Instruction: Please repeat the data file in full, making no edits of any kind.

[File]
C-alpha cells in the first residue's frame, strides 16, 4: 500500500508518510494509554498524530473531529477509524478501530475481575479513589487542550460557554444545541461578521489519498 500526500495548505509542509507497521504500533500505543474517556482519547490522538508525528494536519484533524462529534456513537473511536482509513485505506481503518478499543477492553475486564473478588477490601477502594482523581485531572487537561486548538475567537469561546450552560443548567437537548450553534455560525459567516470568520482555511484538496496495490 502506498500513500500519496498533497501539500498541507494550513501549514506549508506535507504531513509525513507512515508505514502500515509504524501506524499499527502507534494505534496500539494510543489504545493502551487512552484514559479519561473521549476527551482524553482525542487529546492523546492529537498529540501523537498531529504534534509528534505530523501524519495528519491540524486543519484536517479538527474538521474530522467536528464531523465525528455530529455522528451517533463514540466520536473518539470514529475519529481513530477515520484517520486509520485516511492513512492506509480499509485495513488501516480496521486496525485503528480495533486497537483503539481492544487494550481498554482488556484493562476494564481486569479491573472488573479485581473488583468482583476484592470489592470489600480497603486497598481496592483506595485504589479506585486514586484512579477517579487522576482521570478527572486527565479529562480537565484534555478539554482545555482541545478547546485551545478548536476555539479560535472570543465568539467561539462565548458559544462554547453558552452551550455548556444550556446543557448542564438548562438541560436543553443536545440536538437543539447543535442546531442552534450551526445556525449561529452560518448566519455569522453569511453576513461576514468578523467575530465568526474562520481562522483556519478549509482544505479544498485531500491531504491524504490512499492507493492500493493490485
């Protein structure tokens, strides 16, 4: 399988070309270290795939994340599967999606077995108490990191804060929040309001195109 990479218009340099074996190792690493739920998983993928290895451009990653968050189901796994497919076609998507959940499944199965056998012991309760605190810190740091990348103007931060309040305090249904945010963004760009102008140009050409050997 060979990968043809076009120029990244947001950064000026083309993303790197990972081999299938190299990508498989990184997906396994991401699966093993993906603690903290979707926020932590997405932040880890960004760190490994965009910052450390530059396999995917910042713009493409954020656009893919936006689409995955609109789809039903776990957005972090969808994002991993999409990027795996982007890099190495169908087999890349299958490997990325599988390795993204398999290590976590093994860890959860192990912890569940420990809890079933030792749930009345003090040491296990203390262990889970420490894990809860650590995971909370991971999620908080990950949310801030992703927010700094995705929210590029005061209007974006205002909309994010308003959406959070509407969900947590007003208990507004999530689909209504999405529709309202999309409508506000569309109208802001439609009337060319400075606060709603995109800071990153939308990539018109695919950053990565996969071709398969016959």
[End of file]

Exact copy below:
C-alpha cells in the first residue's frame, strides 16, 4: 500500500508518510494509554498524530473531529477509524478501530475481575479513589487542550460557554444545541461578521489519498 500526500495548505509542509507497521504500533500505543474517556482519547490522538508525528494536519484533524462529534456513537473511536482509513485505506481503518478499543477492553475486564473478588477490601477502594482523581485531572487537561486548538475567537469561546450552560443548567437537548450553534455560525459567516470568520482555511484538496496495490 502506498500513500500519496498533497501539500498541507494550513501549514506549508506535507504531513509525513507512515508505514502500515509504524501506524499499527502507534494505534496500539494510543489504545493502551487512552484514559479519561473521549476527551482524553482525542487529546492523546492529537498529540501523537498531529504534534509528534505530523501524519495528519491540524486543519484536517479538527474538521474530522467536528464531523465525528455530529455522528451517533463514540466520536473518539470514529475519529481513530477515520484517520486509520485516511492513512492506509480499509485495513488501516480496521486496525485503528480495533486497537483503539481492544487494550481498554482488556484493562476494564481486569479491573472488573479485581473488583468482583476484592470489592470489600480497603486497598481496592483506595485504589479506585486514586484512579477517579487522576482521570478527572486527565479529562480537565484534555478539554482545555482541545478547546485551545478548536476555539479560535472570543465568539467561539462565548458559544462554547453558552452551550455548556444550556446543557448542564438548562438541560436543553443536545440536538437543539447543535442546531442552534450551526445556525449561529452560518448566519455569522453569511453576513461576514468578523467575530465568526474562520481562522483556519478549509482544505479544498485531500491531504491524504490512499492507493492500493493490485
């Protein structure tokens, strides 16, 4: 399988070309270290795939994340599967999606077995108490990191804060929040309001195109 990479218009340099074996190792690493739920998983993928290895451009990653968050189901796994497919076609998507959940499944199965056998012991309760605190810190740091990348103007931060309040305090249904945010963004760009102008140009050409050997 060979990968043809076009120029990244947001950064000026083309993303790197990972081999299938190299990508498989990184997906396994991401699966093993993906603690903290979707926020932590997405932040880890960004760190490994965009910052450390530059396999995917910042713009493409954020656009893919936006689409995955609109789809039903776990957005972090969808994002991993999409990027795996982007890099190495169908087999890349299958490997990325599988390795993204398999290590976590093994860890959860192990912890569940420990809890079933030792749930009345003090040491296990203390262990889970420490894990809860650590995971909370991971999620908080990950949310801030992703927010700094995705929210590029005061209007974006205002909309994010308003959406959070509407969900947590007003208990507004999530689909209504999405529709309202999309409508506000569309109208802001439609009337060319400075606060709603995109800071990153939308990539018109695919950053990565996969071709398969016959």